• The Low Down

Bill 96 ‘will not be tolerated’

First off, M. Legault said in an announcement at the beginning of the pandemic – it was in the Montreal Gazette – “You can speak English during a crisis.” Imagine.

I lived in Quebec in 1977 when the language issue hit the fan. I saw neighbours – as well businesses – just pickup and leave in an exodus. I chose to stay.


I’m an anglophone.


I worked as a nurse at the Heart Institute. We spoke English. I was raised in Niagara and yes we spoke English. I have two sons who went to French-only schools. I was proud to do that. My older son indicated that, “Mom, they don’t particularly care if you speak French… they want you to be francophone.” He will never be that.


I think Bill [96] was fortuitous in that it was introduced during the pandemic. People are distracted. He created a bill that is very long and circuitous, not easily accessible. I have seen politicians buy into bilingualism often changing designation.


I am sick and tired of being made to feel guilty. For decades my husband and I have paid taxes here. As I heard one person say, “they want our taxes but not us.”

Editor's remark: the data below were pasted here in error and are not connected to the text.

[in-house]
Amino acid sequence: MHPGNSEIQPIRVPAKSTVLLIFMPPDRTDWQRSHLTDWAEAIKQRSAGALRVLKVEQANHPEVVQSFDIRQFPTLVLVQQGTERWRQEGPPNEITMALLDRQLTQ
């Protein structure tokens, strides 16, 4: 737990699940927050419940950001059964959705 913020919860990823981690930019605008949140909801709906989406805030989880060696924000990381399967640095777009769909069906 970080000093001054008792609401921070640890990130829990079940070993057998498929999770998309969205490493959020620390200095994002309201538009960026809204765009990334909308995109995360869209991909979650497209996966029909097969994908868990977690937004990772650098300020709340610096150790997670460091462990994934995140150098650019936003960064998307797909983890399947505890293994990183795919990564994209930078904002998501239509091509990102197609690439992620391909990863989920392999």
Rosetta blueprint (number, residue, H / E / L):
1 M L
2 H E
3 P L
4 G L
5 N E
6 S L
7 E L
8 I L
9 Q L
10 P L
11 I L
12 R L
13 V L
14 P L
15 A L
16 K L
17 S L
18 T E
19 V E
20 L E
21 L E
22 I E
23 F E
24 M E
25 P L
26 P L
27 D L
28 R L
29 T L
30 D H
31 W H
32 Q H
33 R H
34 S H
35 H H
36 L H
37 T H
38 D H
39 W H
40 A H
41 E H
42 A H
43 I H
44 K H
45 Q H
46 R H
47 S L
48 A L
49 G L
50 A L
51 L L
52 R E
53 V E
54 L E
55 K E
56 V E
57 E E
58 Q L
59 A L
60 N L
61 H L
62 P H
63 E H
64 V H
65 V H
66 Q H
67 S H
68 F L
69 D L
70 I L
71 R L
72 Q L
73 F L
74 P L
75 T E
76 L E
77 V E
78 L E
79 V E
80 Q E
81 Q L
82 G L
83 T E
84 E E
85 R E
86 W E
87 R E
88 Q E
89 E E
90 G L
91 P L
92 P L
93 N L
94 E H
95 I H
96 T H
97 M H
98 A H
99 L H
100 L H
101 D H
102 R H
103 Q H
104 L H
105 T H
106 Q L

A slippery tongued spokesperson stated that, “We are making things better for anglophones!”


“Imagine the “notwithstanding clause” — a unilateral move to declare Quebec a nation and to change the Charter. “It will be like a piece of France here.” Is he crazy? I wonder what France would think of this.


Another issue pertains to the well-known fact that the language spoken here is not in many instances the same as in France. I think they call that deviation a dialect.


In closing, I have loved living here in so many ways, but this is making me sick. I feel sorry for French-speaking people here. To make a career in this world, one needs to speak English as well. How dare the Premier try to influence the French-speaking students’ right to choose the direction of their education. This is just wrong in many ways. I think this will be taken to the Supreme Court and on to the UN if necessary. We are a minority. It’s an issue of Human Rights. Despite having invoked the withstanding clause, this will not be tolerated.


Marie Green has lived in Cantley for close to 40 years.